Updated: Jul 14
Along with the tangy vinegar joy of young spruce pickles, there can be the yeasty bubbly fun
of spruce beer. Harvesting the same parts of the evergreen as I mentioned in the pickle blog post, 2 to 3 healthy handfuls of spruce tips will make 16 cups of this tasty beverage.
This recipe is gleaned from the amazing content of the historical reenactors of Townsends.
They recommend using black spruce, but, never having seen one in my urban zone 3 growing area, I had to settle for green and blue spruce.
The recipe is simple, but takes some time to put together. The hardest part is waiting for the ferment to finish.
2-3 hearty handfuls of spruce tips
1 quart of maple syrup
16 cups of water
Half package of brewers beer yeast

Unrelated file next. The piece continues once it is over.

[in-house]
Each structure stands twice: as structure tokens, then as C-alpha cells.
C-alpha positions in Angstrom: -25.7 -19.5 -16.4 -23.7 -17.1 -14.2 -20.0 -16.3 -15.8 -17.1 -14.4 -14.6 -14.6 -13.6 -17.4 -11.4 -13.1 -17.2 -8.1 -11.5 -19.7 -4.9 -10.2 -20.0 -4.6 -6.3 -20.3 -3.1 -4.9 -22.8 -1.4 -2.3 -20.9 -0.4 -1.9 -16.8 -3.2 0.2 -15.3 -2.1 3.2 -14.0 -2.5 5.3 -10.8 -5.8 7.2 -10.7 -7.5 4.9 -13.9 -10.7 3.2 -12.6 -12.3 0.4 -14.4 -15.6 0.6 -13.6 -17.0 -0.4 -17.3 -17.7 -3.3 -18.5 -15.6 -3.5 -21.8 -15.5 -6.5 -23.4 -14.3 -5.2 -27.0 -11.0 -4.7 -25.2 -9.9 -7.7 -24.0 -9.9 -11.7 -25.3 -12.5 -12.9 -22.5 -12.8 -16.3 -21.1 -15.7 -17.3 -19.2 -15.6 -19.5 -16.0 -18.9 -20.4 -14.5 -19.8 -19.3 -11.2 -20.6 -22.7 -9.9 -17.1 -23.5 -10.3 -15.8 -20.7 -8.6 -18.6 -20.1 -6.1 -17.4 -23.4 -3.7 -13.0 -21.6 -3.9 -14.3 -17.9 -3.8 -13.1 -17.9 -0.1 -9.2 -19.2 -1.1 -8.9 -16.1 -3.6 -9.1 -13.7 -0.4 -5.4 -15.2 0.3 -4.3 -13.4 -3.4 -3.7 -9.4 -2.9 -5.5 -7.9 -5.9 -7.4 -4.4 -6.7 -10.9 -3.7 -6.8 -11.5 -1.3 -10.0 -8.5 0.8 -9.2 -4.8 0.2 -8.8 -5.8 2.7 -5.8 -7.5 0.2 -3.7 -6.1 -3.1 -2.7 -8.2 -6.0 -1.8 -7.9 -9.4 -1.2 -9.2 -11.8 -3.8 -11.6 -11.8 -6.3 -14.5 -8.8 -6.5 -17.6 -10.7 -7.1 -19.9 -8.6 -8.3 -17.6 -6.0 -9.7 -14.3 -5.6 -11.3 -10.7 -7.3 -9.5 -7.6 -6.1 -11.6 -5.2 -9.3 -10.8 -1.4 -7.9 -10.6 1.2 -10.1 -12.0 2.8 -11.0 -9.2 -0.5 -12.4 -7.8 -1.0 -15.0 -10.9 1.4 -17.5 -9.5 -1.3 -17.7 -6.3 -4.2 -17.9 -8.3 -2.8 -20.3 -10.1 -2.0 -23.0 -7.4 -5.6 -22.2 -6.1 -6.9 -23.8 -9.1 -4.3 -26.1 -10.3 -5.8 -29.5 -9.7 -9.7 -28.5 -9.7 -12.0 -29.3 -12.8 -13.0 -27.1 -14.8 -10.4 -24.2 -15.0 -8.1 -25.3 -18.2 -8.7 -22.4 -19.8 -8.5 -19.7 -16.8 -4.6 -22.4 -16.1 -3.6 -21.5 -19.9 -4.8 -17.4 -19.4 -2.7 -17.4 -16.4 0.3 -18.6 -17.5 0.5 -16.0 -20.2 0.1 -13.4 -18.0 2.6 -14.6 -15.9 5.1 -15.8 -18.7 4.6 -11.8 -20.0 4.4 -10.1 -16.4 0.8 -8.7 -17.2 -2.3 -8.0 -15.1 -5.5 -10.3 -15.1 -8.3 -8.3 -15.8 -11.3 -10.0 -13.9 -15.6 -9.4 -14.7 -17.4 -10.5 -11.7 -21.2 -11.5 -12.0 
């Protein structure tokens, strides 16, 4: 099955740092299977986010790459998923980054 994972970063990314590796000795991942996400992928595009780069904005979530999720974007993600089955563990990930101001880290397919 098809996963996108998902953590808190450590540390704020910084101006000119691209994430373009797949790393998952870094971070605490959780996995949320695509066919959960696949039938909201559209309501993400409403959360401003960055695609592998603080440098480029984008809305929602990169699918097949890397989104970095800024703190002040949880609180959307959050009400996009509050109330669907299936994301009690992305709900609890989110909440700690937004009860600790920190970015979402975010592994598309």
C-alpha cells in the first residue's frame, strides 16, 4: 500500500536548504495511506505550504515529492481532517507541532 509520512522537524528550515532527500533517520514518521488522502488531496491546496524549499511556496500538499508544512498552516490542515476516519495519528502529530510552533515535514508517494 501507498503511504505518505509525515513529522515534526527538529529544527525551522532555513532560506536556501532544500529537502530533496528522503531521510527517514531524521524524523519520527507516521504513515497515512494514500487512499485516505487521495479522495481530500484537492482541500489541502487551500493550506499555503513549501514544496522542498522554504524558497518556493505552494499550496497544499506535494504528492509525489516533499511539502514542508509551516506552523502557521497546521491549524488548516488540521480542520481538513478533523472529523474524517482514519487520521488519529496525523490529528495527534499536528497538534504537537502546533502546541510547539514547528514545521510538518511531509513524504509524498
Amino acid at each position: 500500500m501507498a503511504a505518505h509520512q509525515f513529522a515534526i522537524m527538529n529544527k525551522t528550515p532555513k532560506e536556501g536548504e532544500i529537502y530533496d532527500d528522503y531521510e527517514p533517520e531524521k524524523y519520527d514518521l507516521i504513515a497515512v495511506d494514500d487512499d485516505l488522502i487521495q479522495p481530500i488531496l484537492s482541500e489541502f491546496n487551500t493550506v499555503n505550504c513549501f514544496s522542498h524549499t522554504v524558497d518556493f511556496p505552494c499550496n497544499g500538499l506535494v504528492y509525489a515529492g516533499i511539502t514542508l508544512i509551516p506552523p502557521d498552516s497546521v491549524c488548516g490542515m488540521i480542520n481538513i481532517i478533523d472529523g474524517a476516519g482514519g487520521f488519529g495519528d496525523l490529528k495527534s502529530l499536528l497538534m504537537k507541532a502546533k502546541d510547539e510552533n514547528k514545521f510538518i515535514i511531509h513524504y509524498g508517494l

jars or bottles
Gather your spruce tips from the variety of tree that you have available to you.
Wash them well.
Measure out the water into the stock pot and add the harvested spruce tips.
Bring the mixture to a boil and let simmer for 2 hours.
Strain the vegetable matter from the liquid with the sieve and slotted spoon.
Mix in the maple syrup.
Let cool to slightly warmer than room temperature and add in yeast, mixing till dissolved.
Pour the mixture into jars or bottles, cap and let sit for 2-3 days, leaving at least 1 inch of head space ta the top. Remember to burp the jars every day, or there may be an explosion, or leakage.
Refrigerate until consumed for a few weeks.
I liked the end result, but the spruce taste did not come through as strongly as I would have liked. It mainly had a yeasty, slightly maple tone. Never having had the pleasure of knowing a black spruce, I can only imagine that it has a stronger presence than the green or blue varieties. Still, I enjoyed the brewing process and had fun gathering the spruce tips, and it makes a nice dessert drink to go along with a slice of fruit pie. Give it a try!
Video Credit: Townsends YouTube video Frontier Beer : Colonial Army Rations: Beer Every Day! - Spruce Beer In Early America https://www.youtube.com/watch?v=RgLC_DRd2cg